step into (someone's) shoes

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step into (someone's) shoes

To fill someone's position, especially one of power or authority. I don't know who they're getting to step into Davidson's shoes, but I doubt they'll be anywhere near as good a manager as he was. I tell you, I wouldn't want to step into her shoes. Sure, the pay would be better, but I don't want all that stress!
See also: shoe, step

step into someone's shoes

Fig. to take over a job or some role from someone. I was prepared to step into the boss's shoes, so there was no disruption when he left for another job. There was no one who could step into Alice's shoes when she left, so everything came to a stop.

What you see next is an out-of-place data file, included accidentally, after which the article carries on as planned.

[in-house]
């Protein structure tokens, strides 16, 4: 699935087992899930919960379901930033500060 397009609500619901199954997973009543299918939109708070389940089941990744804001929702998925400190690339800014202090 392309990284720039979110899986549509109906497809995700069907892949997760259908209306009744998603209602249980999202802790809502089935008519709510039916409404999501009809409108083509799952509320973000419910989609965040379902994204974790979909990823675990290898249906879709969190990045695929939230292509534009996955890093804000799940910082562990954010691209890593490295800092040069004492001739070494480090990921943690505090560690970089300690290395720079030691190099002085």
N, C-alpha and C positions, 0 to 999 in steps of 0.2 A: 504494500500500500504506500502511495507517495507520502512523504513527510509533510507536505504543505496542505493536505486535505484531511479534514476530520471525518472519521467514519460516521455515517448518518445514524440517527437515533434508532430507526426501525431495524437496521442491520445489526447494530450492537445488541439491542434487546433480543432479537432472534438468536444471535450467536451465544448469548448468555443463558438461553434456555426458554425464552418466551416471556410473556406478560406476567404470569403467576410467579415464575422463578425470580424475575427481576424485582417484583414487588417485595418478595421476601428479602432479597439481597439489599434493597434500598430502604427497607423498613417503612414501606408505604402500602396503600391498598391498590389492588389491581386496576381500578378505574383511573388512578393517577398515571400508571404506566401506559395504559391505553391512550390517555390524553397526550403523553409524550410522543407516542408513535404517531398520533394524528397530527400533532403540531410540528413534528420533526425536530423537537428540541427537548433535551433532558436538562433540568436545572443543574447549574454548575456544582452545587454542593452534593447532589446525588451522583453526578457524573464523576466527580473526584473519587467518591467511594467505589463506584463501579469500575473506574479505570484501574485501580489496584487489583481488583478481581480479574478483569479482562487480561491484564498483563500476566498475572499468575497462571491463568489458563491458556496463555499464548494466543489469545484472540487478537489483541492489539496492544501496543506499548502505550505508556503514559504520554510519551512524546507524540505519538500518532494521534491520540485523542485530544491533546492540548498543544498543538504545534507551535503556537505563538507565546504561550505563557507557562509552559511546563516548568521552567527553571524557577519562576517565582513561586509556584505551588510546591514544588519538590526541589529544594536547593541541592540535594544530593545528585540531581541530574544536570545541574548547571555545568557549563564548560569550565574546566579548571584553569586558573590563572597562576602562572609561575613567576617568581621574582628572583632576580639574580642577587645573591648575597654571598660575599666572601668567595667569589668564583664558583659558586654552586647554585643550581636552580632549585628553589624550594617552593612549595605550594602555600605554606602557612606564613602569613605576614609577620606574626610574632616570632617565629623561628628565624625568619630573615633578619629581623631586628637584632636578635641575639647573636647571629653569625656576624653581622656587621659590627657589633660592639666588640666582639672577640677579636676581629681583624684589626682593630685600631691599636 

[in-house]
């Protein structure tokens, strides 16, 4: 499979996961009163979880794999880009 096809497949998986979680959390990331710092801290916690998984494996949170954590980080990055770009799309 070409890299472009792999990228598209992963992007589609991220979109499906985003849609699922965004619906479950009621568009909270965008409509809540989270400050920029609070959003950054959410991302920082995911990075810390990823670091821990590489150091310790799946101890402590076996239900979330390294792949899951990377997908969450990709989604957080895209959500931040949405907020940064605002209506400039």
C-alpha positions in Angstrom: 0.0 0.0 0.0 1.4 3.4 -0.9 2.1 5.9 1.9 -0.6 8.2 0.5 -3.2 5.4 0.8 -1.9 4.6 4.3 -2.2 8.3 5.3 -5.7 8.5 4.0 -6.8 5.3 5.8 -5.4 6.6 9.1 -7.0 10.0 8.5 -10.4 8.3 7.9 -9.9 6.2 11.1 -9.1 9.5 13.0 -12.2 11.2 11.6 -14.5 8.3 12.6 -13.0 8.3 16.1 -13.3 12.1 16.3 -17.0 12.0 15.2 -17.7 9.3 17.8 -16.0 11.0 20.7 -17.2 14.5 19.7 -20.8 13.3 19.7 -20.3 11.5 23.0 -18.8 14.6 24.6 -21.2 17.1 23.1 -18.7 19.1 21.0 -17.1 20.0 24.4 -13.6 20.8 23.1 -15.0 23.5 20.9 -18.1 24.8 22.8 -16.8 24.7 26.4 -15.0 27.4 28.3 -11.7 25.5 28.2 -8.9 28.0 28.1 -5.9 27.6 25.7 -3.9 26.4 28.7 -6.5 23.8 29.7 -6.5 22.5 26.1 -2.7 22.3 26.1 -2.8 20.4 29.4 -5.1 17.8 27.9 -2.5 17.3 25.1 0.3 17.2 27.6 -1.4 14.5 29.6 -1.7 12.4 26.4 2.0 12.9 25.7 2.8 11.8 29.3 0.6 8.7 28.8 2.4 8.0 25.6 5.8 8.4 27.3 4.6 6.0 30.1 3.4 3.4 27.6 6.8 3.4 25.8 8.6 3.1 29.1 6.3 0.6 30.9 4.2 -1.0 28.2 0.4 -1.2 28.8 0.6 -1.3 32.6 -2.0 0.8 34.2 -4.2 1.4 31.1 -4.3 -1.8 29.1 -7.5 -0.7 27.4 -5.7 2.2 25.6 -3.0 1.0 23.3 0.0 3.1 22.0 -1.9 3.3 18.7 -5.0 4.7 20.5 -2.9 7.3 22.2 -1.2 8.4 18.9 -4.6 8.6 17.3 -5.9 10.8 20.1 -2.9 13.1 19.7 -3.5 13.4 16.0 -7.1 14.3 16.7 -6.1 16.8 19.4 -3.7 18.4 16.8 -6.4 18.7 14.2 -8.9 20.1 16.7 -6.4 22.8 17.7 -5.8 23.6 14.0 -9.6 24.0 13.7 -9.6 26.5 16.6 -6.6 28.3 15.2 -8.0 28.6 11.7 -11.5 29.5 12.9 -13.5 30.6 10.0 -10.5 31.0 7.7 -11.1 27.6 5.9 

See also: shoe, step
References in classic literature ?
Now, in the event of the king's death, his successor inherits a crown, -- when the employee dies, the supernumerary steps into his shoes, and receives his salary of twelve thousand livres.
He gets a week off, and Dirty Dancing star Jennifer Grey steps into his shoes.
Kevin Whately, from Morse and Peak Practice, steps into his shoes and gives a convincing performance as the lone juror with a reasonable doubt.